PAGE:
As the financial planning world continues its journey into the digital age, marketing and growing a financial planning practice faces new challenges. Some firms suffer as methods no longer work the way they once did, while others struggle to implement new strategies like blogging and social media without any clear strategy or understanding of how to do it successfully.
Yet through it all, recent marketing research on advisory firms has shown a new category of marketing that has quietly emerged as the marketing method with the greatest growth on an absolute and relative basis: online search, where the firm attracts clients through Google, Bing, other search engines and social media sharing. While the rise of online search is still in a nascent phase, its prospects are bright as the world goes digital.
Accordingly, the best firms are beginning to take the key actions now that will be necessary for success, from better defining target clientele, to creating relevant content and distributing it, to beefing up the raw aesthetic quality of their websites so they leave a good impression—so that in the future, they won’t have to find new clients, because the new clients will find them.
The inspiration for today’s blog post was a recent survey by Rydex|SGI AdvisorBenchmarking that was shared on AdvisorOne, which evaluated the marketing methods being used by RIAs in 2011 versus 2010. The survey found a notable decrease in advisors’ recent use of social media – as many early adopters have seen only limited success thus far—as well as a decline in the use of blogs and newsletters. Many categories held relatively stable, such as seminar marketing, client appreciation events, and direct mail. Yet the one surprising category with the biggest rise from 2010 to 2011: online search.
Inbound Marketing and Online Search
As I have written in the past, inbound marketing will play a significant role in marketing a financial planning firm in the future, and the recent growth of online search as a marketing strategy is just the front edge of the emerging new trend. What’s notable, though, is that while online search itself was on the rise, the use of social media, which can help support online search traffic, fell significantly. In addition, the use of a blog also declined significantly, even though search engine optimization (SEO) to support online searchability can actually be one the primary reason for a firm to run a blog in the first place.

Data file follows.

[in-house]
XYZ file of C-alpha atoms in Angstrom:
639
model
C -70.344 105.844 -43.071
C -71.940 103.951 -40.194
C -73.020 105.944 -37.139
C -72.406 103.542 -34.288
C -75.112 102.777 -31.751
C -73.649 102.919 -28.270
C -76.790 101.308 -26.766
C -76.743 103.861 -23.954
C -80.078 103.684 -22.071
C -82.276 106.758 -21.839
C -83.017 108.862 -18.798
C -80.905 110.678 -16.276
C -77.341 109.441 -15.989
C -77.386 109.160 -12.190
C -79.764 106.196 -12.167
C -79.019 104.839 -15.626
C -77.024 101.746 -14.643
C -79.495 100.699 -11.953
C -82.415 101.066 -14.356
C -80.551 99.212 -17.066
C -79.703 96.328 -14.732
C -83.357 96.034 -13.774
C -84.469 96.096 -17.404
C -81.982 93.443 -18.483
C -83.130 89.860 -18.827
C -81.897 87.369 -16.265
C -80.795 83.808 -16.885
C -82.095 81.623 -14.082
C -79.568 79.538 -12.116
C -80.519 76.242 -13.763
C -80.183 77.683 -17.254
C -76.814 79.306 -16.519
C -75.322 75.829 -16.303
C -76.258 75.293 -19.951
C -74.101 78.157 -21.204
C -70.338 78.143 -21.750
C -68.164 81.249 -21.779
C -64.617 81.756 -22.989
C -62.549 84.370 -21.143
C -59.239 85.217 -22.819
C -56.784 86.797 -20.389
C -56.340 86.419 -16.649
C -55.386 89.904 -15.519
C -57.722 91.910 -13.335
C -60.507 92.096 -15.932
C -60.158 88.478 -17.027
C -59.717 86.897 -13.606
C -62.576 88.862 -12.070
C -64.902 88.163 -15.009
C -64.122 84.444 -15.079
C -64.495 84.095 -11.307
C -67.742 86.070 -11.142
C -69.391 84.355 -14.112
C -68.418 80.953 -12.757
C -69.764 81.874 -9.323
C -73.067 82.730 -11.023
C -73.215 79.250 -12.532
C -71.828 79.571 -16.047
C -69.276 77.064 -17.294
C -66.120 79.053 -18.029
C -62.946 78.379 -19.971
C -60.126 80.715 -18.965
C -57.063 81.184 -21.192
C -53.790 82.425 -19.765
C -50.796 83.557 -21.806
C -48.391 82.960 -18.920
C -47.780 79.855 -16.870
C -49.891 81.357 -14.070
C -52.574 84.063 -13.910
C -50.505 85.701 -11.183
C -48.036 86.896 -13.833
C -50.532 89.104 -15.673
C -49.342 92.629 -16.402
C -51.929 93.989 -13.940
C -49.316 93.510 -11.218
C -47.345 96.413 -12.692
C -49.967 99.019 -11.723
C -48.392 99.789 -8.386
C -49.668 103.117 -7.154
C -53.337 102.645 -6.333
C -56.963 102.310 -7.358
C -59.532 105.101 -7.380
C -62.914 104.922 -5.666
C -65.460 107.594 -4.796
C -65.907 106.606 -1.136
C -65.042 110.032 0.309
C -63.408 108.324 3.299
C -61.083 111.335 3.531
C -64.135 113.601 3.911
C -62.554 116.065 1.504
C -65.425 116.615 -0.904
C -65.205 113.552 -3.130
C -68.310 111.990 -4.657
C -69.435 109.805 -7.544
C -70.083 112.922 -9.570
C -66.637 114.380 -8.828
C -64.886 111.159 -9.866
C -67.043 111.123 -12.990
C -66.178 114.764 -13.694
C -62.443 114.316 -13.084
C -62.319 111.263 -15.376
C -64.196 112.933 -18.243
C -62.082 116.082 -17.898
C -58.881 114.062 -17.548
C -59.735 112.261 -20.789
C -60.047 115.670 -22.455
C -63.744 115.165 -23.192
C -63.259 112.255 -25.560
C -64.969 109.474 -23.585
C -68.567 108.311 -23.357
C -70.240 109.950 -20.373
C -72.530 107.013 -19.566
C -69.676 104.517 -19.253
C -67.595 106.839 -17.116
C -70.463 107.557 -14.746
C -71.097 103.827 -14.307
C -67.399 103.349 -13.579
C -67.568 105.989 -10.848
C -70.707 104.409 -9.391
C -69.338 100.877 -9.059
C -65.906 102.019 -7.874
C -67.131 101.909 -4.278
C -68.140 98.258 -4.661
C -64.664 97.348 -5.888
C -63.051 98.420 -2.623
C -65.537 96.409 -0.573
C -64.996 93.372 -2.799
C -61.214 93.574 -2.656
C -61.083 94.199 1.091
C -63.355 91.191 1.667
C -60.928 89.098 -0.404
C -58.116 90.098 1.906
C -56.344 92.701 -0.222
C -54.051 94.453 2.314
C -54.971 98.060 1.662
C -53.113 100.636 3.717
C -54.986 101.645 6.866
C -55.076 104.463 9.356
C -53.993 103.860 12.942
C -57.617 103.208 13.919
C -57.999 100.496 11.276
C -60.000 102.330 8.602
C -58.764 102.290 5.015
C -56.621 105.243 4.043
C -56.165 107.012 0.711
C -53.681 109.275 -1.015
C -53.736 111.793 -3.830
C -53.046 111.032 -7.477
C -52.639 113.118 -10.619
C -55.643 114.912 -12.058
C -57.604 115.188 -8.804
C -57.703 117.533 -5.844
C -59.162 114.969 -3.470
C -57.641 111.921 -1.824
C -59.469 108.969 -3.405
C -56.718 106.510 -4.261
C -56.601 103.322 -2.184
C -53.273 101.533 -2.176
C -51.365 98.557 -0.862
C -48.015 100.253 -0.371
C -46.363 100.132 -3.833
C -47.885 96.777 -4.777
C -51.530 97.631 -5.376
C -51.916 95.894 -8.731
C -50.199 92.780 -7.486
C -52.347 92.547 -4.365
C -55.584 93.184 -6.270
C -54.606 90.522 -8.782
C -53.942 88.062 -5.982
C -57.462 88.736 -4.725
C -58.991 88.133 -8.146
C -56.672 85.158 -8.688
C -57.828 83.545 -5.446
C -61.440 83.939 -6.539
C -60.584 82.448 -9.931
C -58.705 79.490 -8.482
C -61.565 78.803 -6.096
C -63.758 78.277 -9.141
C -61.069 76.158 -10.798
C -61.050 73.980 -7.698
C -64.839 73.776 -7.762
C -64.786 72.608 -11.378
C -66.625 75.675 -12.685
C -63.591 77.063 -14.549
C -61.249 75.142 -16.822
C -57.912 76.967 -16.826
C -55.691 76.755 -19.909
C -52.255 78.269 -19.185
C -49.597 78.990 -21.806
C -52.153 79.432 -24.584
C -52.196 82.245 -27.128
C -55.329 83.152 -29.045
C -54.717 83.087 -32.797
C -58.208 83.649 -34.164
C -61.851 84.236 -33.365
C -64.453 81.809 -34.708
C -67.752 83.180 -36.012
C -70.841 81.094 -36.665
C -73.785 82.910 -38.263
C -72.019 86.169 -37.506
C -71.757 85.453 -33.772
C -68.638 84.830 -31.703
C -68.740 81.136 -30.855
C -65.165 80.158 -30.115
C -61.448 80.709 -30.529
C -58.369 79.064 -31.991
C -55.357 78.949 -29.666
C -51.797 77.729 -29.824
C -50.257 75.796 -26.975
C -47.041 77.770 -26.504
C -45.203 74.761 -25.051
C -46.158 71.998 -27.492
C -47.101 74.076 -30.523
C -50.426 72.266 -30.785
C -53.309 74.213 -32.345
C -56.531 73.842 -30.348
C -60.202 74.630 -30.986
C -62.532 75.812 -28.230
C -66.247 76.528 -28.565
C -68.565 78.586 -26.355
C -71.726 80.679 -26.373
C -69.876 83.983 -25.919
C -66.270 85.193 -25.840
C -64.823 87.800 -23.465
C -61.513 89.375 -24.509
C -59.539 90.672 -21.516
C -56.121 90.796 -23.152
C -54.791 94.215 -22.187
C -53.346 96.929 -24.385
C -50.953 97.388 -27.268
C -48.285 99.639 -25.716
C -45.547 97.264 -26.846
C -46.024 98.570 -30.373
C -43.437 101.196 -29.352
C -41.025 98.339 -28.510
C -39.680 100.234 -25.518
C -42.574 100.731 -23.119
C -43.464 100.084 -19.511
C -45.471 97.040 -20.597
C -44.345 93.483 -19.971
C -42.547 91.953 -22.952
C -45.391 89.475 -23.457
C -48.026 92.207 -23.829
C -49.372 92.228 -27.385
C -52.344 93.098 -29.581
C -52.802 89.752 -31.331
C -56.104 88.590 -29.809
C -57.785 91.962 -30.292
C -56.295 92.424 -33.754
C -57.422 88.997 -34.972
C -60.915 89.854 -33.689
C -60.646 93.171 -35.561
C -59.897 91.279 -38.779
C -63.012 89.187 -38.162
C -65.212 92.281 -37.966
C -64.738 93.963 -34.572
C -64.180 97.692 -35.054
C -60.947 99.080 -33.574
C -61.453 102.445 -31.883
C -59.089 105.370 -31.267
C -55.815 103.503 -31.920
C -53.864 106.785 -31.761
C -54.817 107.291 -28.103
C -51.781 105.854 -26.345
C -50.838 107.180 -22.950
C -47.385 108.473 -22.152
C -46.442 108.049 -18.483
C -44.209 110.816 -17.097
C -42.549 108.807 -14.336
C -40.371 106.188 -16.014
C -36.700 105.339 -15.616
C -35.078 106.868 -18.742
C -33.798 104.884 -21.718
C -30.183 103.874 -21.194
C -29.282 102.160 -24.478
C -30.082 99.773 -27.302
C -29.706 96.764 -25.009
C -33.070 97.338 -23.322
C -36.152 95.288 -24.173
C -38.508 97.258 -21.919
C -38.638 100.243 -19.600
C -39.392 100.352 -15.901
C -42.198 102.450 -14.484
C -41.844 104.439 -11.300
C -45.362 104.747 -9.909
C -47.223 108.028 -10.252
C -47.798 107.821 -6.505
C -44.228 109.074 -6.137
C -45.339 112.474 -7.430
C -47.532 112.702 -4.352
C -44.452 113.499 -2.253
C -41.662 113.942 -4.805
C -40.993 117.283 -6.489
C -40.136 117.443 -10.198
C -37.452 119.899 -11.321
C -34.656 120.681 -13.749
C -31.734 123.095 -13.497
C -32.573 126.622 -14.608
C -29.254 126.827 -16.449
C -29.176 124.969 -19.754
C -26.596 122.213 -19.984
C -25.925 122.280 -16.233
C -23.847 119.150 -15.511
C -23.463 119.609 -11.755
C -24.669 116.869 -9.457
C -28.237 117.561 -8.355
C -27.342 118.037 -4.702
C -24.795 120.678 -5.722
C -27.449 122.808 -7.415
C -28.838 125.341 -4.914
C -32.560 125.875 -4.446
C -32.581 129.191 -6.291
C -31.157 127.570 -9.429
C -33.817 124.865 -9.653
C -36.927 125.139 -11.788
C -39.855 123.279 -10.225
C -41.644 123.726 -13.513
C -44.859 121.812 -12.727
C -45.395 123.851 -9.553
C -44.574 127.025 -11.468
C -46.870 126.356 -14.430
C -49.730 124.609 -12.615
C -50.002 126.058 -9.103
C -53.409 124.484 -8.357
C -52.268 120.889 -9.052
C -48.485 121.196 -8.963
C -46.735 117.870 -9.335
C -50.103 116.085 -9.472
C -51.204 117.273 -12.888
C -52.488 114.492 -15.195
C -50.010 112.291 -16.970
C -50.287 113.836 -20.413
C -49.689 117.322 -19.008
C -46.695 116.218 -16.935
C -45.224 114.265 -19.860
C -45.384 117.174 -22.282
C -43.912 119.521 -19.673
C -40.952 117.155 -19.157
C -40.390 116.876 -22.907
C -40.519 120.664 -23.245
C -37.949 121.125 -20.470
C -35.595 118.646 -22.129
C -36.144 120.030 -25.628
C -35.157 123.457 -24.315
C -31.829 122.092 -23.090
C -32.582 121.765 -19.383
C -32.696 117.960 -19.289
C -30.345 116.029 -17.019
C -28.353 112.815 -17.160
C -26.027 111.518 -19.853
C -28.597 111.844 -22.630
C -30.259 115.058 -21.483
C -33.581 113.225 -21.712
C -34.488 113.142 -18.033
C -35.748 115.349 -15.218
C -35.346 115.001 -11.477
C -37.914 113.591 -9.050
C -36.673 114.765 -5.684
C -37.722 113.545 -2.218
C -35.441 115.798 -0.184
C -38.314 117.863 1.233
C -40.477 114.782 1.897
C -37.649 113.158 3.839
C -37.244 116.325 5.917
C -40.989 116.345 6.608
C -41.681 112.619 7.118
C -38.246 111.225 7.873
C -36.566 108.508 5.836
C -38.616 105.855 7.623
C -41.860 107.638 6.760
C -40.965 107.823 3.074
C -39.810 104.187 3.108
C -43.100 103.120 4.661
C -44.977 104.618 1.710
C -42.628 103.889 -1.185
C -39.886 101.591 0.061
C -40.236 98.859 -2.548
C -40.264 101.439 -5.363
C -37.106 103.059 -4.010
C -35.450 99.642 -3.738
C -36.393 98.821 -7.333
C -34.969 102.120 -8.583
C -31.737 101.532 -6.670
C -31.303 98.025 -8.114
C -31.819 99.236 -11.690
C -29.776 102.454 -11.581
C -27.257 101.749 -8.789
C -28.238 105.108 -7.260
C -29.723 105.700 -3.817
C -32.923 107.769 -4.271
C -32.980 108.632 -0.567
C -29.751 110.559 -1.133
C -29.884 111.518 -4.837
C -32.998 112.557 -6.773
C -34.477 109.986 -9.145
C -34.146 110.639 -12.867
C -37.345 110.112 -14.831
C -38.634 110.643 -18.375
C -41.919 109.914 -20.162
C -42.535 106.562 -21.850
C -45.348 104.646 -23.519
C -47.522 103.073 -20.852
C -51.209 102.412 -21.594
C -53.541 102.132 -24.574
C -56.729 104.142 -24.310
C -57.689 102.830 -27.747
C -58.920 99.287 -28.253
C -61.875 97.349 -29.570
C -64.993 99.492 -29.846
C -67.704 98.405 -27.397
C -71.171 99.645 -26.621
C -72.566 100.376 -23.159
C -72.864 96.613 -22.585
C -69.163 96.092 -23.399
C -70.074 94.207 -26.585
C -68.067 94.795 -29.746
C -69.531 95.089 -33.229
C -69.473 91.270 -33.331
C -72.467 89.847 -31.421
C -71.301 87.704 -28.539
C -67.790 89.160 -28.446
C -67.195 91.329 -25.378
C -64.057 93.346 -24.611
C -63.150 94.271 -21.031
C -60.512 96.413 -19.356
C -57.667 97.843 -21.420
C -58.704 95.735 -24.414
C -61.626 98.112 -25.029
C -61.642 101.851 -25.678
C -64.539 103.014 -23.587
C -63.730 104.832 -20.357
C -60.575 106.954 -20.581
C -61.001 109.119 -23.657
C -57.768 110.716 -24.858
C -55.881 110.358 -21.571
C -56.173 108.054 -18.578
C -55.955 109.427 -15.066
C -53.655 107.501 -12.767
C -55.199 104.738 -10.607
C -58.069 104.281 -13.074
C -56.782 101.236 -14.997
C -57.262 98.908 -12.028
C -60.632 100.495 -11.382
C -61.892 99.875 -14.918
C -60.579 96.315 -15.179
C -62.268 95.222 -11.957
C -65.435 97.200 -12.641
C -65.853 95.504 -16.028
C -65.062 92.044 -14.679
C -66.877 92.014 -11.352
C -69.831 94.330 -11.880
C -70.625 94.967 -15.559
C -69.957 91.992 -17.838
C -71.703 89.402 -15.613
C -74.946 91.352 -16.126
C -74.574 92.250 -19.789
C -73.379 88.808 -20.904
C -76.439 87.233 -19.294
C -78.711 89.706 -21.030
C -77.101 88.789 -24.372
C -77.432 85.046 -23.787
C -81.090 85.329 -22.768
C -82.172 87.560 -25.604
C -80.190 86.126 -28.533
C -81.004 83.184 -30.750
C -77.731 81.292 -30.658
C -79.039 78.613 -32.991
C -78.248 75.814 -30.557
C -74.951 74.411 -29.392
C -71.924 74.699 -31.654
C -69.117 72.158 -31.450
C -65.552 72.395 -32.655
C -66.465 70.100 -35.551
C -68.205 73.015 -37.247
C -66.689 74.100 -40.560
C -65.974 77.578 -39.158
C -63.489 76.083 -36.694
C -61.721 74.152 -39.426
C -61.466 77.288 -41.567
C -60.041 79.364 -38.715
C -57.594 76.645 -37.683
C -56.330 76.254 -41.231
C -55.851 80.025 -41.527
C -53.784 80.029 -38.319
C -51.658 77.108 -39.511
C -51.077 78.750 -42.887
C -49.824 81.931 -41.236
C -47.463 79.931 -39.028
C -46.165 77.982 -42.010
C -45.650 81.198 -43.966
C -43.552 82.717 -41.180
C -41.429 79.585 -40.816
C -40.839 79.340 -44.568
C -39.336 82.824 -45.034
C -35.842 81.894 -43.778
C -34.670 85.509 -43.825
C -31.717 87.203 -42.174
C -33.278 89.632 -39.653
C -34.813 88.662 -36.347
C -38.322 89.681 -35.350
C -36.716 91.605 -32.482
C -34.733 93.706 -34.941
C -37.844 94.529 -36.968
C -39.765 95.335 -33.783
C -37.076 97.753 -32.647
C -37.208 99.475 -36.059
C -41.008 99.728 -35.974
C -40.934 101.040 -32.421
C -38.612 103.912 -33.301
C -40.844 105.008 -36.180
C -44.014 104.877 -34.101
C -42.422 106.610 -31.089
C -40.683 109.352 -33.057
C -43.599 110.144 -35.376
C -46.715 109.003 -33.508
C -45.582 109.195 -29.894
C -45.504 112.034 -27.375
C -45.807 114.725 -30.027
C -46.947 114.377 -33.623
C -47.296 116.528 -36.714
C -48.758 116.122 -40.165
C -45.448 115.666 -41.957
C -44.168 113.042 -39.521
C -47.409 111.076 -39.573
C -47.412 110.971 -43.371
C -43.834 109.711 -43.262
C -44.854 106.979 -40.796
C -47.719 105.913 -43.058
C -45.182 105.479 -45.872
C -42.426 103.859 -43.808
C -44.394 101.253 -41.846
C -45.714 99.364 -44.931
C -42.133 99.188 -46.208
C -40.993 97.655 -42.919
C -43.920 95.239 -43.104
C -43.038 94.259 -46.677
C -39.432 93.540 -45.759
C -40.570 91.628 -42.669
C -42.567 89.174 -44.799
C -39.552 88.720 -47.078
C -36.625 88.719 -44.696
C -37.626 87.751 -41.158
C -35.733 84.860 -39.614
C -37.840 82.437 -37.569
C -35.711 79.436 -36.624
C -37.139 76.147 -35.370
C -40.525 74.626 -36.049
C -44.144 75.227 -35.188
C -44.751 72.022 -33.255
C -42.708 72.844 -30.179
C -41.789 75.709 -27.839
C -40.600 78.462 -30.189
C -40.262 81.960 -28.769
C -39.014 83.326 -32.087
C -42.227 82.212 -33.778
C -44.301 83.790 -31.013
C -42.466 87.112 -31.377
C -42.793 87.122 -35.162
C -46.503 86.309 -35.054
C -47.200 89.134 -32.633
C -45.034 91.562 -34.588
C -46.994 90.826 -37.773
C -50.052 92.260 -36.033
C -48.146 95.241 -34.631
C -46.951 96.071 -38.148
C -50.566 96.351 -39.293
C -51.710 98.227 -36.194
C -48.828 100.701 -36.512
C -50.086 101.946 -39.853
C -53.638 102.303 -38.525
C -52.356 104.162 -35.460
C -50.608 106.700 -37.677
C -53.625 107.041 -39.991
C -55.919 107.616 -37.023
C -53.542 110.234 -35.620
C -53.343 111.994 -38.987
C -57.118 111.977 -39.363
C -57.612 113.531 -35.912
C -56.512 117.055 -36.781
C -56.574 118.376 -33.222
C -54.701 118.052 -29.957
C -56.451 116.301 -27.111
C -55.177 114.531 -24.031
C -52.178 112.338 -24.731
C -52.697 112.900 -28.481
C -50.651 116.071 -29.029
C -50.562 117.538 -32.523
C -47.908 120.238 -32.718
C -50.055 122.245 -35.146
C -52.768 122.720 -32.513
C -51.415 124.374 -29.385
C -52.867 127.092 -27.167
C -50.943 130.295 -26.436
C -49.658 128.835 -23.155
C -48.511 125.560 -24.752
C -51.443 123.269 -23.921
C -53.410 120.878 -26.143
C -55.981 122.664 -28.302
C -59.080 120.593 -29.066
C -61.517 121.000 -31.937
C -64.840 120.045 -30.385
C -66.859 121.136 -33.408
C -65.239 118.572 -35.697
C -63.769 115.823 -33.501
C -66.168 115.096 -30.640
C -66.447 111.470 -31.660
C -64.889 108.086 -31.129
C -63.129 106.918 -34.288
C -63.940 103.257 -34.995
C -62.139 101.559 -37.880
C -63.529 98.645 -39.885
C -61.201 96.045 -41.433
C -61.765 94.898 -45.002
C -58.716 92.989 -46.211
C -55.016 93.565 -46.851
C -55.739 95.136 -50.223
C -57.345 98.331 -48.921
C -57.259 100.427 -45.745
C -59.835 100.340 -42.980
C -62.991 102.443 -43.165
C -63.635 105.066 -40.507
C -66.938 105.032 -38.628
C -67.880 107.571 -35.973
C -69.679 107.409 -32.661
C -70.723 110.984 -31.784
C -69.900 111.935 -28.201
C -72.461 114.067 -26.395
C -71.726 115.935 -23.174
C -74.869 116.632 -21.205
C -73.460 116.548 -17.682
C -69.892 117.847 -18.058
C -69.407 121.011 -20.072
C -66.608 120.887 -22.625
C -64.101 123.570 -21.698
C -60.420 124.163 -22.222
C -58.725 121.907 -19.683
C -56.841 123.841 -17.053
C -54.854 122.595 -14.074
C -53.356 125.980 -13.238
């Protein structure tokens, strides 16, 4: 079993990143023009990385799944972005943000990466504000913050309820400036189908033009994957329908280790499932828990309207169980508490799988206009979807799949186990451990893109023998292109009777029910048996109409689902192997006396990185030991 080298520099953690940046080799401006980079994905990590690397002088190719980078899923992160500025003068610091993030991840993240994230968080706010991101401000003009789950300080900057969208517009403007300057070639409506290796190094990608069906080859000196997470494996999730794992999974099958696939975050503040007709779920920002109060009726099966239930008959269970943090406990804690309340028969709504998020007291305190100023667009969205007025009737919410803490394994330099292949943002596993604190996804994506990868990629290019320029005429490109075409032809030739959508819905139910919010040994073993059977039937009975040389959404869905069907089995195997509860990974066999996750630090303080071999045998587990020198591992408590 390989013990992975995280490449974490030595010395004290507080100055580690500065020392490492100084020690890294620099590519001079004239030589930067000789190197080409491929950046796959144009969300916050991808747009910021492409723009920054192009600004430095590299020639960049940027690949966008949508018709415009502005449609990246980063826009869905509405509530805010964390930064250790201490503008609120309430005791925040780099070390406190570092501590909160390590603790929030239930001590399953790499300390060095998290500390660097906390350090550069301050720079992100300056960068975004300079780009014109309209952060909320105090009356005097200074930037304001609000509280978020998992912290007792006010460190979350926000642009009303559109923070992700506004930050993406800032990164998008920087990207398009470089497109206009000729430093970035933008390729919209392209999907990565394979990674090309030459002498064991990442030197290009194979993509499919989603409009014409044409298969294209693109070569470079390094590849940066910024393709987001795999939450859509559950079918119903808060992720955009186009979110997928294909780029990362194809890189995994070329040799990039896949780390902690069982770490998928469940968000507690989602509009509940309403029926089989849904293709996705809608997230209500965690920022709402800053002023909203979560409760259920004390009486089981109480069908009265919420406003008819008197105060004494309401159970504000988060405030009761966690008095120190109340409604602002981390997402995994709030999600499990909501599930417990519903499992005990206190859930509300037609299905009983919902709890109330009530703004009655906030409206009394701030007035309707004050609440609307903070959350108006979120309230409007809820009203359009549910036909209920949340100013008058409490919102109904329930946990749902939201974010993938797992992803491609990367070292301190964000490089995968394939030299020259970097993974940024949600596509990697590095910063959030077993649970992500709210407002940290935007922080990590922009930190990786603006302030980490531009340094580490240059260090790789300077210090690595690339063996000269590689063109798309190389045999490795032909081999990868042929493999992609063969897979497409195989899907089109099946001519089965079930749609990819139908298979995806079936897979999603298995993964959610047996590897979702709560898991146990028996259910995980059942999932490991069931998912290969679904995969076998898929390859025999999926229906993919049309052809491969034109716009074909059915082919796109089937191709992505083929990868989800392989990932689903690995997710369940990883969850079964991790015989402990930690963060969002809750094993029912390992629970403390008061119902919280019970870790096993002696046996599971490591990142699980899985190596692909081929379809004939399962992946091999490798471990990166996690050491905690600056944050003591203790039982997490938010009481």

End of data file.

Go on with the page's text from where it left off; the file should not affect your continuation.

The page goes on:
Overall, these mixed results suggest that advisors are struggling to get a clear picture of how to evolve their marketing in a digital world. The drastic decline in the use of newsletters suggests a growing realization that the world is moving digital and people are going online for their information, and that mailing paper newsletters is no longer very effective (although the data does not make it clear whether the category includes paper newsletters only, or “e-newsletters” as well), while unsolicited email campaigns are on the rise and poised to pass direct mail campaigns.
Notwithstanding this shift to more digital marketing, though, advisors who have been using blogs and social media as early adopters in 2010 and before appear to be backing away from the approach, despite the fact that the decline appears to coincide with a rise in the results that blogs and social media are intended to create: to make the firm more searchable and more easily found by targeted clients.
In the second part of the post, I’ll reveal the four steps that advisory firms that want to succeed at marketing in the digital world must take.